Holding Companies Scream 'We Don't Do That!' In Advance of 'Explosive' Agency Kickback Study

In advance of the Association of National Advertisers’ report on the advertising agency rebate situation which Business Insider bombastically called an "explosive bombshell," ad agency holding companies are scurrying about denying any wrongdoing, even though the report is said to indicate the practice is widespread. 

In The Wall Street Journal, holding companies lined up with prepared statements distancing themselves from the impending debacle. First up was Havas which, through CEO Colin Kinsella, said: “We comply with all regulations in the U.S., and we do not accept rebates in the United States. On the transparency side, we work with clients to achieve desirable levels of transparency in all facets of our business.”  



Next, Dentsu Aegis issued a statement which read: “We do not accept non-disclosed rebates, and we believe our existing process as it stands is robust and transparent for our clients and our business. Our media-buying process is clear, audited and subject to rigorous compliance processes, and all our clients have the ability to audit us.”  

WPP’s GroupM said, “like the 4As, we don’t comment on anonymous and unspecific allegations. We have also not seen the report. We have always maintained that if individual clients have questions of us they should contact us directly. If there are allegations that are specific to GroupM, we will demand to see the details so that we can fully investigate and fulfill our contractual obligations. If the details are not forthcoming, we will take steps to compel the ANA or their investigators or their advisors to provide the material.”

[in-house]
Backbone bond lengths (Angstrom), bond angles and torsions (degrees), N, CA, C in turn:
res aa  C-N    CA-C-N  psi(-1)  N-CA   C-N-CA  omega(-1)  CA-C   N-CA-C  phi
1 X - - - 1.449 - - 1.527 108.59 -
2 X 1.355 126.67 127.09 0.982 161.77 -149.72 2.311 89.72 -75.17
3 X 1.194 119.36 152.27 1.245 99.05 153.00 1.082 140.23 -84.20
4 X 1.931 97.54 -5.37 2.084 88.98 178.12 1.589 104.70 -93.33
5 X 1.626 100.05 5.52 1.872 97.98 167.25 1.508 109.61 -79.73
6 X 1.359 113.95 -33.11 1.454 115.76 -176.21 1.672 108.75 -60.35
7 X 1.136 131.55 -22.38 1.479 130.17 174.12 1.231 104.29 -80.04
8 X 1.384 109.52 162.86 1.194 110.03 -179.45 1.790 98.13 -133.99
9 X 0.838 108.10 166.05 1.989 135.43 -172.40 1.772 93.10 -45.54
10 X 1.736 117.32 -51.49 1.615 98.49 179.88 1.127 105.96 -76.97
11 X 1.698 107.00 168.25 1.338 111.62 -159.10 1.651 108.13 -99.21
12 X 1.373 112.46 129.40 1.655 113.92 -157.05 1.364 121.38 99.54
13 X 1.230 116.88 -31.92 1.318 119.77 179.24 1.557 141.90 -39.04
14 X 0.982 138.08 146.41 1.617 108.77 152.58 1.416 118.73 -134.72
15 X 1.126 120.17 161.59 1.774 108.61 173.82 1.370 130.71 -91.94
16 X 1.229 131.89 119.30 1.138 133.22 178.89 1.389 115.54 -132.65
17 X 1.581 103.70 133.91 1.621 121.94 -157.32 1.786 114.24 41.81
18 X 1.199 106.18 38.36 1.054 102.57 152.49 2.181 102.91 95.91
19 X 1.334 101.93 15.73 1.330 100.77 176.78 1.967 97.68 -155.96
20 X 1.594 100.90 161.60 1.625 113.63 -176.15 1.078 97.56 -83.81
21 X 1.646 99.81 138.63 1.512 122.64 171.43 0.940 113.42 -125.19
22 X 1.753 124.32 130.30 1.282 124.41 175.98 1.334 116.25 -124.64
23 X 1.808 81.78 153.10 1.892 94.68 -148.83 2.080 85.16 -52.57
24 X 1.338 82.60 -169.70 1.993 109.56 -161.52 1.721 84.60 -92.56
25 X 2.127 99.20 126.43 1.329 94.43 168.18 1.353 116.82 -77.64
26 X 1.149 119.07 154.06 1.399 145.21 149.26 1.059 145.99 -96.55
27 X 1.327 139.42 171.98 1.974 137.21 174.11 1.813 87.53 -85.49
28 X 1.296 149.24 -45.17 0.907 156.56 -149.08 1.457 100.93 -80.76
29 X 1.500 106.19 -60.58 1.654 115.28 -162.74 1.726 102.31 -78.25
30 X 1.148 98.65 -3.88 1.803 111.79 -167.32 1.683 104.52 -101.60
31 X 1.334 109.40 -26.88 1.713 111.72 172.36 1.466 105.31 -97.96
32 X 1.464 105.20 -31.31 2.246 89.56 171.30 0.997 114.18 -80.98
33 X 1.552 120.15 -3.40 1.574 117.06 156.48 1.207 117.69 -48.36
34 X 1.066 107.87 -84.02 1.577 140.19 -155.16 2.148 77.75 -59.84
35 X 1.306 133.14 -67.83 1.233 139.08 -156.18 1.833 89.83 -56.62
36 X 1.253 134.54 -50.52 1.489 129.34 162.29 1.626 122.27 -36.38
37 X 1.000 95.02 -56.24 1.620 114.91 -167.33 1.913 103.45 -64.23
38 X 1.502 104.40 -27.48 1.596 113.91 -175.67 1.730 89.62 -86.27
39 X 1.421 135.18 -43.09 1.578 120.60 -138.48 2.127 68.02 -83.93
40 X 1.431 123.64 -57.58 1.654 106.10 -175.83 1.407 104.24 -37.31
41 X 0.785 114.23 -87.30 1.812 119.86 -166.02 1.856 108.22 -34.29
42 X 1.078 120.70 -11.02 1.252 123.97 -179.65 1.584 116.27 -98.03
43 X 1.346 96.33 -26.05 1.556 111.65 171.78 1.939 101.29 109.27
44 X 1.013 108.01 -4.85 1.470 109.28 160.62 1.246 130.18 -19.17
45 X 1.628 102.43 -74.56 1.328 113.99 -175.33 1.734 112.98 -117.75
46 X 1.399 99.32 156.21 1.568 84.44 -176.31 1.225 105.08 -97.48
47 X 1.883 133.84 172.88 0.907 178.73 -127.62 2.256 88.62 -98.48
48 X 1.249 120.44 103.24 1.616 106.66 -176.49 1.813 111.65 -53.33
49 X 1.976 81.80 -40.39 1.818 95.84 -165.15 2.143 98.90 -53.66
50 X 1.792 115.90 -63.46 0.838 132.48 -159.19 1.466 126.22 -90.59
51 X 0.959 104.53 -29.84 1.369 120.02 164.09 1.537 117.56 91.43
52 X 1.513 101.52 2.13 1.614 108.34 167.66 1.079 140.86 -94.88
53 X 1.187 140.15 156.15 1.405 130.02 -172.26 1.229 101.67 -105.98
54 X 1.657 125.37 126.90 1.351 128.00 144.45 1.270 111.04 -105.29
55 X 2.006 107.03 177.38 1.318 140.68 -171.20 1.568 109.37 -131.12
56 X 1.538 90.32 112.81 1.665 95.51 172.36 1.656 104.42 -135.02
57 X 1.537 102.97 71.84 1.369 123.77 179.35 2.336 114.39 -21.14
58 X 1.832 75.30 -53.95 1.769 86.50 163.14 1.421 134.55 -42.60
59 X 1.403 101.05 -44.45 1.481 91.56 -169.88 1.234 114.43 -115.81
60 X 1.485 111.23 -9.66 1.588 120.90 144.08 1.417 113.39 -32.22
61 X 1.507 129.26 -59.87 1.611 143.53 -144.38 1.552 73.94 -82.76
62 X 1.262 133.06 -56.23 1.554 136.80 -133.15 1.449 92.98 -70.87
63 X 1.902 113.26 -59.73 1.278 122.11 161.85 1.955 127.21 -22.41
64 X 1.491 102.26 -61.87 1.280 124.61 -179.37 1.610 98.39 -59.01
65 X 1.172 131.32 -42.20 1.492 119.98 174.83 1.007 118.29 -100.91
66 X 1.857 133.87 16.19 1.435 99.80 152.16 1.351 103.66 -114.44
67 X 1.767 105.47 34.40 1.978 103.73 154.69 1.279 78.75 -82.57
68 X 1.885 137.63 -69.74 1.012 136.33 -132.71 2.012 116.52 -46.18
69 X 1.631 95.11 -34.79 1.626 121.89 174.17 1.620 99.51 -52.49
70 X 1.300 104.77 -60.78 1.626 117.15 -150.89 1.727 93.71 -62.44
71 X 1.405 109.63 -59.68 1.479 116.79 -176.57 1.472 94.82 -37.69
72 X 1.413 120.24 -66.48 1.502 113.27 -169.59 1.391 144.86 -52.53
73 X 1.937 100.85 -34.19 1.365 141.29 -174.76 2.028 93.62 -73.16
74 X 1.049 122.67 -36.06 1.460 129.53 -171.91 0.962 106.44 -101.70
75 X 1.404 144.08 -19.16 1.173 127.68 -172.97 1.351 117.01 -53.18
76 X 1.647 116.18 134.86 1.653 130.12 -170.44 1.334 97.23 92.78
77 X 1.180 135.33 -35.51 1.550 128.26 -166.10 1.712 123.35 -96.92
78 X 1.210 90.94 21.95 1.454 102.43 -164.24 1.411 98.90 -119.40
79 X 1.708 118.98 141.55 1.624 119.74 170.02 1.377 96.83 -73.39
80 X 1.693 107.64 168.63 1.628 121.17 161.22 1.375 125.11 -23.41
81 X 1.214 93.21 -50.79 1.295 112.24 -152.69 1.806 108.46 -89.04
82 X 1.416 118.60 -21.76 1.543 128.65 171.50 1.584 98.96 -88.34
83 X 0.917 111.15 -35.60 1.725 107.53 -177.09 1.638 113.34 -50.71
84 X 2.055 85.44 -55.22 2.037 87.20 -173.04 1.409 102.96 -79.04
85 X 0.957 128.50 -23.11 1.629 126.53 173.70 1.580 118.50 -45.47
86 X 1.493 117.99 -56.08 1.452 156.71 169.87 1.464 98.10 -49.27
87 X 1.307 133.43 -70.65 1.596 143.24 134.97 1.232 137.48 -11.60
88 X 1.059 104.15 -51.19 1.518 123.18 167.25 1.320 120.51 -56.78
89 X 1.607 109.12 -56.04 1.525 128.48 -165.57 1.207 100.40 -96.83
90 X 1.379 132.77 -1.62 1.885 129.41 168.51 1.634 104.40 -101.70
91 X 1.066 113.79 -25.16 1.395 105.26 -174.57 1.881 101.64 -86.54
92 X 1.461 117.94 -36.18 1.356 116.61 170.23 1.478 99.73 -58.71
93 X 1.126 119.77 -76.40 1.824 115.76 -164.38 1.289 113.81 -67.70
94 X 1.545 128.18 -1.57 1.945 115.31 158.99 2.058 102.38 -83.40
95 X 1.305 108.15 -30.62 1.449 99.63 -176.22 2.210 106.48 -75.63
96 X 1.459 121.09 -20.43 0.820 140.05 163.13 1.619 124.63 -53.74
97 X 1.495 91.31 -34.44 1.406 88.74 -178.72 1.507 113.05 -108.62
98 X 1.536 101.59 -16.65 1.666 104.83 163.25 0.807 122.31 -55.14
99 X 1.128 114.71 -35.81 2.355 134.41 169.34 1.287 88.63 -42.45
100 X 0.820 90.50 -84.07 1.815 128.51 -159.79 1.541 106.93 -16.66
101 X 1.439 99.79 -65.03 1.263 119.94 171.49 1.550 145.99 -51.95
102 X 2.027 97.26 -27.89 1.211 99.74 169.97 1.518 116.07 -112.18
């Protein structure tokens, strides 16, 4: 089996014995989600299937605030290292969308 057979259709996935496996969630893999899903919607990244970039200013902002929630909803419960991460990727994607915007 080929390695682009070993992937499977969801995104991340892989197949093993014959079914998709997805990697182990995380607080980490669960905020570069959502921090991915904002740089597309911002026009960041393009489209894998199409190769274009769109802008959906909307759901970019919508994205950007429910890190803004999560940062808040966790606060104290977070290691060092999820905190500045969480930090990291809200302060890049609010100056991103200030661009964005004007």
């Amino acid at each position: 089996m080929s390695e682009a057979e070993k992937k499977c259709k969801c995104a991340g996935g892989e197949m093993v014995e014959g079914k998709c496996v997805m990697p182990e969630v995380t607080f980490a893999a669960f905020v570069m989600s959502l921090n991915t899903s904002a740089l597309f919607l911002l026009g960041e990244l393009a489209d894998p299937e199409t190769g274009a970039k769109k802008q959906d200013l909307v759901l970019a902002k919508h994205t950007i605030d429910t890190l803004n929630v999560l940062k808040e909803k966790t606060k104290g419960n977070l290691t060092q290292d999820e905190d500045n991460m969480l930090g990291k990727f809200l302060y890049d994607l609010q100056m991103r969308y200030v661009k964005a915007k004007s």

As for Omnicom, their statement read: “While we have not seen ANA’s study -- it is disappointing to hear the results are broad-based allegations against the entire advertising media industry. In order to serve advertisers it seems to us that the specific findings of the study need to be shared with the advertisers and agencies that are implicated in practices that are indeed identified as troublesome. If such issues exist, how else are advertisers to resolve them with their agencies?” 

Interpublic chimed in with: “We have and will continue to modernize our transparency practices as the industry evolves. In the U.S. we do not partake in volume rebates with our media partners and do not use any value realized by our media agencies to drive trade credits to other lines of business.” 

Publicis declined to comment. 

Time will tell just how crazy this situation will get once the report is released which is said to be very soon. There's going to be a lot of finger pointing and defense posturing in the next couple of weeks surrounding this topic.  

It should be fun!

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